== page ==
¶ 14 Leave a comment on paragraph 14 0 [†] (Companion to the Theatre Vol. II p. 105.) – The Diction is every where very bad, and in some Places so low, that it even becomes unnatural. – And I think there cannot be a greater Proof of the little Encouragement this Age affords to Merit, than that no Gentleman possest of a true Genius and Spirit of Poetry, thinks it worth his Attention to adorn so celebrated a Part of History with that Dignity of Expression befitting Tragedy in general, but more particularly, where the Characters are perhaps the greatest the World ever produced.
¶ 15 Leave a comment on paragraph 15 0 [‡] (Journal Encycl. Mars 1761.) Il a aussi fait tomber en demence la Comtesse de Rutland au moment que cet illustre epoux est conduit à l’echafaud; ce moment ou cette Comtesse est un objet bien digne de pitié, a produit une tres grande sensation, & a été trouvé admirable à Londres: en France il eut paru ridicule, il auroit été sifflé & l’on auroit envoyé la Comtesse avec l’Auteur aux Petites-Maisons.
- ¶ 16 Leave a comment on paragraph 16 0
- [†] Text in blue indicates passages ommitted by Zimmern in her 1890 translation.
- [59.1] Actually published winter of 1768.
- [59.2] In , Lessing begins his analysis of The Unhappy Favourite: or, The Earl of Essex (1682) by John Banks; regarding Lessing’s adaptation of Banks’s text, see translator’s note [57.4].
- [59.3] Ampullae & sesquipedalia verba: from Horace, Ars poetica [The Art of Poetry]; translated by Fairclough as “bombast and Brobdingnagian words” (459). Diderot uses the same phrase in his “De la Poésie Dramatique [Entretiens sur le Fils naturel]” [“Conversations on The Natural Son”] (1757) just before the passage Lessing cites in the next paragraph. See Diderot, “De la Poésie Dramatique [Entretiens sur le Fils naturel]” 190; Selected Writings on Art and Literature 34. The “Entretiens” contain many of Diderot’s ideas regarding the form and function of emerging genres such as “serious drama” and bourgeois tragedy, and influenced Lessing’s own theories of drama and performance, including those outlined here. For Lessing’s translation of this text and others, see Das Theater des Herrn Diderot [The Theater of M. Diderot] (1760) in Werke und Briefe 5/1: 10–230.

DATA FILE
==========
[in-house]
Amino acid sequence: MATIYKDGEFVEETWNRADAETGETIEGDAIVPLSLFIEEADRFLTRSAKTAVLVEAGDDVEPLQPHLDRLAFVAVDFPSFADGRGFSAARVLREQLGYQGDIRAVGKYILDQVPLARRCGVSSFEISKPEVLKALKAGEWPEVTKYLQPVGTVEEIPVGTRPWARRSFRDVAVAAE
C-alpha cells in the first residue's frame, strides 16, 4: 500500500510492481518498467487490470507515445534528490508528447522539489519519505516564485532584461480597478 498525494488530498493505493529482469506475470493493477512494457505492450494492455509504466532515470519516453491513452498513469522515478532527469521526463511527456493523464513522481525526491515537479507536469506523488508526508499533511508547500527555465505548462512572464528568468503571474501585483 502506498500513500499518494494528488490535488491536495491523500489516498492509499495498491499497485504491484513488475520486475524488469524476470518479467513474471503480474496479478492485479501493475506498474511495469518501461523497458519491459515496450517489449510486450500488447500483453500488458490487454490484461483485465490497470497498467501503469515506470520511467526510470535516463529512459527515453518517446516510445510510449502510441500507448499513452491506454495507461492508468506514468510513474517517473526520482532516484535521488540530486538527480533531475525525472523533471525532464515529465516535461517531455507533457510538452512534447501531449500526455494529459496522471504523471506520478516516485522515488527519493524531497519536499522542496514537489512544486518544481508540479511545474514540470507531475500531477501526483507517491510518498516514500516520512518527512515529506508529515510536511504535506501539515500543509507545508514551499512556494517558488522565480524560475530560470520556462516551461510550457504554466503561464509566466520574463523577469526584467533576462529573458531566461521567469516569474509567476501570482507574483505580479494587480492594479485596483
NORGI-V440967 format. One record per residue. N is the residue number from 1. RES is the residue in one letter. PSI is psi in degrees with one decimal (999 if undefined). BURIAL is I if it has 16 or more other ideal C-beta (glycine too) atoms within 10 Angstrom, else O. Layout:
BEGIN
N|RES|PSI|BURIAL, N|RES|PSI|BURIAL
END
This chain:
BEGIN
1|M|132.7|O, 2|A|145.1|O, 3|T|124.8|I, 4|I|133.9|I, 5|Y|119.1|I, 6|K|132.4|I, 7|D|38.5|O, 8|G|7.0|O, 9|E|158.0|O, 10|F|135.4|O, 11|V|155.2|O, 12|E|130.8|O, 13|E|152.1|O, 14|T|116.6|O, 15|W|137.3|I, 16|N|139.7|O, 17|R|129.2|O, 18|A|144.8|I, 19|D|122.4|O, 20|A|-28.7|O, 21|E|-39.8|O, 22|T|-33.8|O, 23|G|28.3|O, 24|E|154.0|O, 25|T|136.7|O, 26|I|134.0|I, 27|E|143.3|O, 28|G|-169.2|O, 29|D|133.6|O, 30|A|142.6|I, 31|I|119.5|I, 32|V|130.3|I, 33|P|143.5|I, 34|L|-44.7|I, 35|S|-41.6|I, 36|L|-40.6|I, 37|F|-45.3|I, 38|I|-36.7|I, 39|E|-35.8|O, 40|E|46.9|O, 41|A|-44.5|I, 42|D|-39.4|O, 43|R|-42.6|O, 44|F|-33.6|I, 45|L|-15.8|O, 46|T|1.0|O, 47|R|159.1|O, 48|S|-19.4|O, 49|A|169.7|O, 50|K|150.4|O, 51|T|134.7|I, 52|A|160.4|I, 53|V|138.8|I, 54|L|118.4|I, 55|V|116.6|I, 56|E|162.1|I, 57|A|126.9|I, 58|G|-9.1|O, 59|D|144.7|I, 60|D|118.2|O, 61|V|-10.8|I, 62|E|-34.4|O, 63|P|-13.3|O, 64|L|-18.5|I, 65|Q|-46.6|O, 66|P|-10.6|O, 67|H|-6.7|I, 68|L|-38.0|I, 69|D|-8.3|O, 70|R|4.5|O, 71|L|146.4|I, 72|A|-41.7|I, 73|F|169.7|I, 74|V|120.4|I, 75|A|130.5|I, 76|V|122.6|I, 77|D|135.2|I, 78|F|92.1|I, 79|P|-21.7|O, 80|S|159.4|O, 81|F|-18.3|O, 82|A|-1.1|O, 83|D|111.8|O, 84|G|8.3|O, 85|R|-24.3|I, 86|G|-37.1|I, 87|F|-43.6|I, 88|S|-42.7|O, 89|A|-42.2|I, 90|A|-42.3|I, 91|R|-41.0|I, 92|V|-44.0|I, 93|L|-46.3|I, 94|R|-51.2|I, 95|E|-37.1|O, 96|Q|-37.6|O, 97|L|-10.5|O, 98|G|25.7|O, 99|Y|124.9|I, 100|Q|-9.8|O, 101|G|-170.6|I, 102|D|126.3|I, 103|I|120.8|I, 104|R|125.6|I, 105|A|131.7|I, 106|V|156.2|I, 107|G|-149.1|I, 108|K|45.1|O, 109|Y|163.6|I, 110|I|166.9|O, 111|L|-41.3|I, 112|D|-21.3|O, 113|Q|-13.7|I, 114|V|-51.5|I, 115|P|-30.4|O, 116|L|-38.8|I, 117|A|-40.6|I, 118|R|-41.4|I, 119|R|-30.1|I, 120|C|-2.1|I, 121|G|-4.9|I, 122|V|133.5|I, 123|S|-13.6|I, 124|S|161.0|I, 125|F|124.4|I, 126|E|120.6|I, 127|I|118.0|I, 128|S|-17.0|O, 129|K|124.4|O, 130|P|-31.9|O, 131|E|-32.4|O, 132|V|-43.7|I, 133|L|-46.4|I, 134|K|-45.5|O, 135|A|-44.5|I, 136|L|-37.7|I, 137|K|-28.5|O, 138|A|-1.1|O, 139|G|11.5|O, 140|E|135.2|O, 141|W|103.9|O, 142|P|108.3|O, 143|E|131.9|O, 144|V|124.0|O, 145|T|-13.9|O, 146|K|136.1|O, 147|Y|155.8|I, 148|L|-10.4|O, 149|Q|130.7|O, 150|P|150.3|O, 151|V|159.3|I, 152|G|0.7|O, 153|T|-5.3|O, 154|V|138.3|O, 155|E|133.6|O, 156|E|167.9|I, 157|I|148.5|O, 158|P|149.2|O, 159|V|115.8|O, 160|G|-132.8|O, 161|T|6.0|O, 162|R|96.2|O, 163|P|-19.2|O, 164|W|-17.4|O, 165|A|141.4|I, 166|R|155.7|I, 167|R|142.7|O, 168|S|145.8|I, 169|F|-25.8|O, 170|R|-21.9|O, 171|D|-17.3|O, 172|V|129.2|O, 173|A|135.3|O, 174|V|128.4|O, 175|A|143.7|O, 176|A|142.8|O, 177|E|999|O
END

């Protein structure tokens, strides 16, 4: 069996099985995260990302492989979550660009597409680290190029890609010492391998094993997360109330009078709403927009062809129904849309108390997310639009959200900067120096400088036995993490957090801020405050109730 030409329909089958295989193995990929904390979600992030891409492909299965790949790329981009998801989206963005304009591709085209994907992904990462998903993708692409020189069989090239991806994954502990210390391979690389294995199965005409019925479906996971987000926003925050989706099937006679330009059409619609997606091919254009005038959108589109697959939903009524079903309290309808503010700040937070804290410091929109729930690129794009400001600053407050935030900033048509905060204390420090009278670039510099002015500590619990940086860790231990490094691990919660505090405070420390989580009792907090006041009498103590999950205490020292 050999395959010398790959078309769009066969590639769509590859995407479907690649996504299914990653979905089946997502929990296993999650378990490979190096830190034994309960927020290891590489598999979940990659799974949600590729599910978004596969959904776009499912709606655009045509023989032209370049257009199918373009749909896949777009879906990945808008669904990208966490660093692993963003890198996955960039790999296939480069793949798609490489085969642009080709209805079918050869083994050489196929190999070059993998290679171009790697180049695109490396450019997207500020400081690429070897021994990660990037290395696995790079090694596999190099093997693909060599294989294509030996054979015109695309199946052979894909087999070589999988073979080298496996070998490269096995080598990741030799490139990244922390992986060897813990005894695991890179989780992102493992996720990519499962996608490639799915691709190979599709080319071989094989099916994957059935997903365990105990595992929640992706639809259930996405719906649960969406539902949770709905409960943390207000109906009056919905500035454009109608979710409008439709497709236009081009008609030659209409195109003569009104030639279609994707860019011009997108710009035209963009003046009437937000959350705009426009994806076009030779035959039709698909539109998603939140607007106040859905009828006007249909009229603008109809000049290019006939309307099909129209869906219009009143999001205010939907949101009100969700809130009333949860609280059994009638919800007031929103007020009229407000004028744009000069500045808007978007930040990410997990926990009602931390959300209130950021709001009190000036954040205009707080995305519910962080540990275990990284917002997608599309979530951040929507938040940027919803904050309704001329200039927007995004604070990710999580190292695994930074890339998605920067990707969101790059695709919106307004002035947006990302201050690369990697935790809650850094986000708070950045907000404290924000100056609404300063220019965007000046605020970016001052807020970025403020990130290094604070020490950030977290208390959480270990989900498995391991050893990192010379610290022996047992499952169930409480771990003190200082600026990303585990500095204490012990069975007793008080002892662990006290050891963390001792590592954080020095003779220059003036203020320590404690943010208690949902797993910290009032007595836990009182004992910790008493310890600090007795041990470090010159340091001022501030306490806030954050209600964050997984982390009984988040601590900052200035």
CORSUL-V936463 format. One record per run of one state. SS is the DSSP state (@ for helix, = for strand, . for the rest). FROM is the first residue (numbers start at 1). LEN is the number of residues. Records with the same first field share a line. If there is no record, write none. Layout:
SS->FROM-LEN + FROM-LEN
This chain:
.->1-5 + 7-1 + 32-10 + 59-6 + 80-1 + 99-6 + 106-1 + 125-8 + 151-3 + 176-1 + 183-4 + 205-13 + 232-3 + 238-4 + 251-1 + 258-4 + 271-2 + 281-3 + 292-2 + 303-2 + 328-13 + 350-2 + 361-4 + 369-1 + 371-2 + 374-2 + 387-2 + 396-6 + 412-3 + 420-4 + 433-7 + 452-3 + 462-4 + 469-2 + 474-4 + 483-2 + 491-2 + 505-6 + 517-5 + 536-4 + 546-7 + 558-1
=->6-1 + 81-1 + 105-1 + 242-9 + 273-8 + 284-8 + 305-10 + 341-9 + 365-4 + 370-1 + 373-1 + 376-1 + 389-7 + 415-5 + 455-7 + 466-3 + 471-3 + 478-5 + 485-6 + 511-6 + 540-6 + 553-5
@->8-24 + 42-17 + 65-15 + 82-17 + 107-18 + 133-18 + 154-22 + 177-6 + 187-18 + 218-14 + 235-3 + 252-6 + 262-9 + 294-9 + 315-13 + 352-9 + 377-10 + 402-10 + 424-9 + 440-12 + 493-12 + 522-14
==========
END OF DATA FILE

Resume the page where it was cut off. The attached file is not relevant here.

- [59.4] “De la Poésie Dramatique [Entretiens sur le Fils naturel]” 190–91; English translation taken from Geoffrey Bremner in Diderot, Selected Writings on Art and Literature 34–5.
- [59.5] Hecuba: Euripidean tragedy (424 BCE).
- [59.6] Pomposity and bombast: charges frequently leveled against the language of baroque tragedy.
- [59.7] Lessing draws this and the following information from a review of Henry Jones’s Earl of Essex in the English literary journal The Monthly Review (March 1753: 225–29). Henry Jones (1721–70): Irish-born poet and playwright. Henry Brooke (1703–83): Irish-born novelist and playwright; his Earl of Essex, published in 1761, was previously performed in Dublin in 1749.
- [59.8] Ben Jonson (1572?–1637): English playwright, poet, and literary critic. In The Monthly Review, the anonymous author provides the epilogue (by an unknown author) to Jones’s Essex, which contains the lines, “Can he believe th’example of Old Ben, / Who chang’d (like him) the trowel for the pen, / will in his favour move your critic bowels?” (228). Jonson and Jones did indeed both begin as bricklayers.
- [59.9] James Ralph (1705?–62): (possibly) American-born English poet, playwright, and dramatic critic of indifferent success; later a historian and political writer. Authored The Fall of the Earl of Essex (1731).
- [59.10] For Lessing’s footnote, see the Journal encyclopédique 11: 120–21.